Romans 12:3

Romans 12:3

For I say, through the grace given unto me
The Ethiopic version reads, the grace of God: and so two of Stephens's copies. By which the apostle intends, not that internal grace which was wrought in his soul; nor the Gospel of the grace of God, which he preached; nor the gifts of grace, which qualified him for that service; but the grace of apostleship, or that authoritative power, which he, as the apostle, received from Christ to say, command, give orders and instructions to churches, and particular persons:

to every man that is among you:
every member of the church, in whatsoever state or condition, whether in office or not; of whatsoever abilities or capacity, having gifts, whether more or less; the manifestation of the Spirit being given to everyone to profit with, for his own and the good of others:

not to think [of himself] more highly than he ought to think;
that is, either not to arrogate to himself what does not belong to him, and detract from others, who may have equal, if not superior, abilities to him; or not to glory in what he has, as if he had not received it, and as if it was altogether owing to his own sagacity, penetration, diligence, and industry; or not to search into things too high for him that are out of his reach, and beyond his capacity; though this is not to be understood as discouraging a search into the Scriptures of truth, the more difficult parts of it, and the more knotty points of controversy; but as forbidding inquiry into things not lawful to be searched into, or, if lawful, as requiring such a scrutiny to be made with modesty, and an humble dependence on superior light and assistance, and a discovery of it with humility and lowliness of mind;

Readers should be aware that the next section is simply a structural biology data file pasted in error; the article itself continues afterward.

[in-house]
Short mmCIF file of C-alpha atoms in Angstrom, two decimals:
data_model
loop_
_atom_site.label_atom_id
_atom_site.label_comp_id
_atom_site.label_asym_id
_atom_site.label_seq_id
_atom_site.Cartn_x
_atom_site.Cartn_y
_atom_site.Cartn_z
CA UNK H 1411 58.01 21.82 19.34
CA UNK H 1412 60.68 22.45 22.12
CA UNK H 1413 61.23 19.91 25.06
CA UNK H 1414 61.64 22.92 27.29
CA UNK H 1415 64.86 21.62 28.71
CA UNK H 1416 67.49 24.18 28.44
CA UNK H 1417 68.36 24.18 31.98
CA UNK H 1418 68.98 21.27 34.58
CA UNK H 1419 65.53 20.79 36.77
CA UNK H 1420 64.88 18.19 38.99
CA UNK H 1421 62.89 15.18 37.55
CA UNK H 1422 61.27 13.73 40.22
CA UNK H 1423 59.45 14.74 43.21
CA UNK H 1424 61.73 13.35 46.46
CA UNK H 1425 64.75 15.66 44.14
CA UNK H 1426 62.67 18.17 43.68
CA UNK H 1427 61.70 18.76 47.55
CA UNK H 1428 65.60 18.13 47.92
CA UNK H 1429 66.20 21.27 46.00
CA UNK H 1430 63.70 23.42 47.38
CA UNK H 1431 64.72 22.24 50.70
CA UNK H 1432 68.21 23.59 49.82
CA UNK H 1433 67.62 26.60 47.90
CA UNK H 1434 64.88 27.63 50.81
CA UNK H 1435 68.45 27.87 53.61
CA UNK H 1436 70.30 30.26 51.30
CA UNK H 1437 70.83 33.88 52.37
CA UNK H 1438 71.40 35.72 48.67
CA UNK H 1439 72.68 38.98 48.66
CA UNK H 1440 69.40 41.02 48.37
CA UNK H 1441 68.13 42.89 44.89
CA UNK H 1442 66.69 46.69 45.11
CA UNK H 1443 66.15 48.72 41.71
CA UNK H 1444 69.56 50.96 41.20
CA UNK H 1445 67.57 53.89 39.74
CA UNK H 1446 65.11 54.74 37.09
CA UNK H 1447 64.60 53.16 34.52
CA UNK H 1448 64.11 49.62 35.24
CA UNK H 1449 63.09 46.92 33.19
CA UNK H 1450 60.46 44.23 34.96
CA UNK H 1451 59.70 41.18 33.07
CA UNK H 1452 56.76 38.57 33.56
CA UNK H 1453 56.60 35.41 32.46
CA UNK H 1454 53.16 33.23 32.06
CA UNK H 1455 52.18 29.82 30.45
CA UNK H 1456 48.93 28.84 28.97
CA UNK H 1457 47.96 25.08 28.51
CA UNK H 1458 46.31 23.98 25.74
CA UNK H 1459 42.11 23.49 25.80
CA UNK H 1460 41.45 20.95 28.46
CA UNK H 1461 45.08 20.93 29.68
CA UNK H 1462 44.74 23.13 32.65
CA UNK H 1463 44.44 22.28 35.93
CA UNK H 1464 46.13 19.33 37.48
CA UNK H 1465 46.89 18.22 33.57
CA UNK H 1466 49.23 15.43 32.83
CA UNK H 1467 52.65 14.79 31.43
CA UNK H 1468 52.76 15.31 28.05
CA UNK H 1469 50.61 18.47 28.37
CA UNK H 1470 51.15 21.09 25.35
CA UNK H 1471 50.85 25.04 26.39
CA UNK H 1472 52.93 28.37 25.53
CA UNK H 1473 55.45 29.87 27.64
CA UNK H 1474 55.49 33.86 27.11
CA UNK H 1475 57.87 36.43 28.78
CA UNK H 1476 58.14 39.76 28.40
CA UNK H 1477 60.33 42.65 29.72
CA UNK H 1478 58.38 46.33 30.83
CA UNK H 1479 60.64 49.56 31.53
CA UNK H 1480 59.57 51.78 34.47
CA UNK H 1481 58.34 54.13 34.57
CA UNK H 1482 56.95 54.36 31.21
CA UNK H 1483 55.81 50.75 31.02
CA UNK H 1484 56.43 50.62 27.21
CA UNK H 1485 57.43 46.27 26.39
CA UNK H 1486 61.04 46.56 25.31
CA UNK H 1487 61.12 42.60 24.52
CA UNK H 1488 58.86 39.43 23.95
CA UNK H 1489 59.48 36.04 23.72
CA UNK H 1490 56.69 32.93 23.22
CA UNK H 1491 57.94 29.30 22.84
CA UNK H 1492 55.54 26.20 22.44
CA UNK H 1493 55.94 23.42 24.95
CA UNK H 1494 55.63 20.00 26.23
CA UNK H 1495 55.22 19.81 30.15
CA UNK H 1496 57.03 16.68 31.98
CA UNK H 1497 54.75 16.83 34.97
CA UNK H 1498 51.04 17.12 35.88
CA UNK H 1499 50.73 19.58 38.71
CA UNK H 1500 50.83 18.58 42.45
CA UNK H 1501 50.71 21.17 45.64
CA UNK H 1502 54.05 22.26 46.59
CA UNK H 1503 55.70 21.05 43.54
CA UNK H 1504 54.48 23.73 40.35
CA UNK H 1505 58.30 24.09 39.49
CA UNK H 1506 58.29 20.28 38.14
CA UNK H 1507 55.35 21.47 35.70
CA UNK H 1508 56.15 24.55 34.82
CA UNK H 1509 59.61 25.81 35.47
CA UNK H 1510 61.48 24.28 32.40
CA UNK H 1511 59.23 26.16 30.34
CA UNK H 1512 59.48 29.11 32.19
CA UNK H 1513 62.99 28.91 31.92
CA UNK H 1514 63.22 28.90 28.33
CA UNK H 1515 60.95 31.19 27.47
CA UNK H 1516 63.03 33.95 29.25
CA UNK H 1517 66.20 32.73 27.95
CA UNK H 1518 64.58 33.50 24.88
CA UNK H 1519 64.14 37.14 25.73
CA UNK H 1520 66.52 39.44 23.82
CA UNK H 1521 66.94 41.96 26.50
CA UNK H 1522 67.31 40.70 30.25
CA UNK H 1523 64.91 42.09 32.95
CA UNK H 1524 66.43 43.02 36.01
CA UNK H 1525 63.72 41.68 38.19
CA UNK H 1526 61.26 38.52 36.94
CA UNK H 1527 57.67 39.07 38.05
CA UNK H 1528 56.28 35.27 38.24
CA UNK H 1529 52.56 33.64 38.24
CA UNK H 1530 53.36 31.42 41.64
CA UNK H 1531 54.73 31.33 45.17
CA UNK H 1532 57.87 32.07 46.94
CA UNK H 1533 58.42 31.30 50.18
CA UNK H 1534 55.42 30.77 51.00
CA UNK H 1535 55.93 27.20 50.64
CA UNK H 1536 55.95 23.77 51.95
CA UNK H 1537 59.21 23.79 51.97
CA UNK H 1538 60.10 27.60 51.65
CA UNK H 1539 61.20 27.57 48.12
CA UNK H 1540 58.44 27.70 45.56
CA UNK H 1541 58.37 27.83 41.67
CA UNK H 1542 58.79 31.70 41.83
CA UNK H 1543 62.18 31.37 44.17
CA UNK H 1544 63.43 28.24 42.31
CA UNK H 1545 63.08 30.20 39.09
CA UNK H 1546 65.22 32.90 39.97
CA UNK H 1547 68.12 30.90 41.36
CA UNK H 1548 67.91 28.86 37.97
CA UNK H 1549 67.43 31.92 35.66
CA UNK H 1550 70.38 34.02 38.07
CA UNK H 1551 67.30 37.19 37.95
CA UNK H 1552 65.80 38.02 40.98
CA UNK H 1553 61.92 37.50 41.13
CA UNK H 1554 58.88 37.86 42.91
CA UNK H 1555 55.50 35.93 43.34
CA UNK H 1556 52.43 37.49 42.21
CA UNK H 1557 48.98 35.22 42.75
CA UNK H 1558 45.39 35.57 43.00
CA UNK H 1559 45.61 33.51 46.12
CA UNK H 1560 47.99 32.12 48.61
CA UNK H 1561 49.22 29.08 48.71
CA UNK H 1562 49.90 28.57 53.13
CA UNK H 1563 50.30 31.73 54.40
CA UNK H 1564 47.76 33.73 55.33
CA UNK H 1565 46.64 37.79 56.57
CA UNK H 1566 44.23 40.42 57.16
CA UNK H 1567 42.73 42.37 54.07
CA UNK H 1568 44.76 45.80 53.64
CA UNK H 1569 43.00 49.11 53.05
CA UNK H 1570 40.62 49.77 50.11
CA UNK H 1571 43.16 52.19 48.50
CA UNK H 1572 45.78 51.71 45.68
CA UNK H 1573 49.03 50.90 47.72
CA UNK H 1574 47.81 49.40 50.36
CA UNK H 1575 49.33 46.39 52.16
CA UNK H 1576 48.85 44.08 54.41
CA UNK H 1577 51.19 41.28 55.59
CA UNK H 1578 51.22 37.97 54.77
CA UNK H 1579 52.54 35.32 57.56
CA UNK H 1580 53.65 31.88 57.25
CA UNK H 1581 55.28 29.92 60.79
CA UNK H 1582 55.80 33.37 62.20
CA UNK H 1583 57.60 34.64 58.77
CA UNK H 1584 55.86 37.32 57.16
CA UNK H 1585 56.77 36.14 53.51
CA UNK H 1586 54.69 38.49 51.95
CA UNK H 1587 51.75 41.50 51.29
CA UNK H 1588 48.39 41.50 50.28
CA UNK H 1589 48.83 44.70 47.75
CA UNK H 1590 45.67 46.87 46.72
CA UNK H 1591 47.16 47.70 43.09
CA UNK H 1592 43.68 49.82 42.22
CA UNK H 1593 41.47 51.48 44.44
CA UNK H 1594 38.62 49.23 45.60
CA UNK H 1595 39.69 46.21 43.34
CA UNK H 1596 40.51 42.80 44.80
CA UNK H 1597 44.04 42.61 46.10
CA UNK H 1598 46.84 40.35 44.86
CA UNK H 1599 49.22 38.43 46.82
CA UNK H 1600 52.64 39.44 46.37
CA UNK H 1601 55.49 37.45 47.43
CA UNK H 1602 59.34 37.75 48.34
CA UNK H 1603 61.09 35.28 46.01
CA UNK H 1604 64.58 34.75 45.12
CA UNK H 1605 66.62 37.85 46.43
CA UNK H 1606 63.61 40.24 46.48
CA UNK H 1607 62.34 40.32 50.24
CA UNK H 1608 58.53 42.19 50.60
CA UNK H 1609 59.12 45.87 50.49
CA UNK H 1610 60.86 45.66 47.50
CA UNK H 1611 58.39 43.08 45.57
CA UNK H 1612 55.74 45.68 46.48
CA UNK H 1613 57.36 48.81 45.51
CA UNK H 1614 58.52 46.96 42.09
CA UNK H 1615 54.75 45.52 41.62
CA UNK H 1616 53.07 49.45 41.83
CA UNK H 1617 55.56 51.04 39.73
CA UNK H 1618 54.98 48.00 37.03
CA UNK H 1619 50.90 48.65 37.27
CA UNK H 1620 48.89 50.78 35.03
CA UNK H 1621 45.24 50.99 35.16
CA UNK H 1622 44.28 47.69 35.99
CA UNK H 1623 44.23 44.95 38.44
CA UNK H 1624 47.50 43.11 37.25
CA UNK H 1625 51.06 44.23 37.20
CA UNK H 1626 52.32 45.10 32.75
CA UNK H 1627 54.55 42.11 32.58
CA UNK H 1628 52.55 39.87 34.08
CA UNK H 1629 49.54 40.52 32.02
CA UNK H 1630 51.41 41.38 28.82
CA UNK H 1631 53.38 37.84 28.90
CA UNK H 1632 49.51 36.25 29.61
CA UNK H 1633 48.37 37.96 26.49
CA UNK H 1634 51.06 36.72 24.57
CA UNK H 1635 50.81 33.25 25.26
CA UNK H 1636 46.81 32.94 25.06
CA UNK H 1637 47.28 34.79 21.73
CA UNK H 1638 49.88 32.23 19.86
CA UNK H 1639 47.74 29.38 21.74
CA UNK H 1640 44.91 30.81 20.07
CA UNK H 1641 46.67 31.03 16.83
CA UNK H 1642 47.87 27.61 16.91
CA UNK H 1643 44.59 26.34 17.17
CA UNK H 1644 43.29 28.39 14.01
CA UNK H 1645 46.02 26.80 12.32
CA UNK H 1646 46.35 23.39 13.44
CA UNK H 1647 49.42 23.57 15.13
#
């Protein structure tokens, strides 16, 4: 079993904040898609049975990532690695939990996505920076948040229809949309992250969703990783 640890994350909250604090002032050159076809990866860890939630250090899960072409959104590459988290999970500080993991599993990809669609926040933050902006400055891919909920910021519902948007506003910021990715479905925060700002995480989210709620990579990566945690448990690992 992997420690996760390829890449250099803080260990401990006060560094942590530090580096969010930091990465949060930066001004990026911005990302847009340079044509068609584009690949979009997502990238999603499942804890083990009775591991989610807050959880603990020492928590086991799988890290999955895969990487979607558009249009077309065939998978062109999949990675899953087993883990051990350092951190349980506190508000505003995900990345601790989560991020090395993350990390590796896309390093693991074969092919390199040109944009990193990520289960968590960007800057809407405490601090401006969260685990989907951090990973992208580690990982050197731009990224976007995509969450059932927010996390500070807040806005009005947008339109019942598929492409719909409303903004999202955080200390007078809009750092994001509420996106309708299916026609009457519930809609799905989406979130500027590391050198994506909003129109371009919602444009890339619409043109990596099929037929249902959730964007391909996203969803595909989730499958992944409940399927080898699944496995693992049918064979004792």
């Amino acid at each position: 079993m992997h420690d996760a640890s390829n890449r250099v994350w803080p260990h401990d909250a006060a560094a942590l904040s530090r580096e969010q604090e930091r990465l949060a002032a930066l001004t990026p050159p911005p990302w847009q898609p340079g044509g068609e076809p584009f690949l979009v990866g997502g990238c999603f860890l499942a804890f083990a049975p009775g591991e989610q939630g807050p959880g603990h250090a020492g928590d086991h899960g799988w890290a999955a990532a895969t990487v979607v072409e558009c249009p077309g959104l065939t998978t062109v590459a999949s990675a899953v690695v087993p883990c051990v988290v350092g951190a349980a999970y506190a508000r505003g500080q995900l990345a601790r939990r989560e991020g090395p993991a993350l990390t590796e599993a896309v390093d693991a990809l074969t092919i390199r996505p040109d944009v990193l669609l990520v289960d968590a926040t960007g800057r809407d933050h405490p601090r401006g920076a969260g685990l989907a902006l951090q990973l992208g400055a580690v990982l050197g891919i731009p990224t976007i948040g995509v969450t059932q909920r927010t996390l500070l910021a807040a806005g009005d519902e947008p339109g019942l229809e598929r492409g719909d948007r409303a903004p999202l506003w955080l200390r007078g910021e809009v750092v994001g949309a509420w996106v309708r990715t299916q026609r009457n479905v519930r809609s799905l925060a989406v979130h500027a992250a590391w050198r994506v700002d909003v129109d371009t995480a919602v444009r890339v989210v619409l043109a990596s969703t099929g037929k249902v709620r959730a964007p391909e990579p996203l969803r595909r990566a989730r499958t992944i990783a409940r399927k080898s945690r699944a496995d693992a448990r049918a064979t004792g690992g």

but to think soberly, according as God hath dealt to every man the
measure of faith:
such ought to consider that what gifts, abilities, light, and knowledge they have, they have then, not of themselves, but from God; that they have not all faith, and all knowledge, or do not know the whole of the faith of the Gospel only a measure of it, which is dealt out, divided, and parted to every man, some having a greater degree of evangelical light than others; and that all have some, but none all. The Syriac version renders it, "faith in measure"; one of Stephens's copies reads, "the measure of grace"; see ( Ephesians 4:7 ) .

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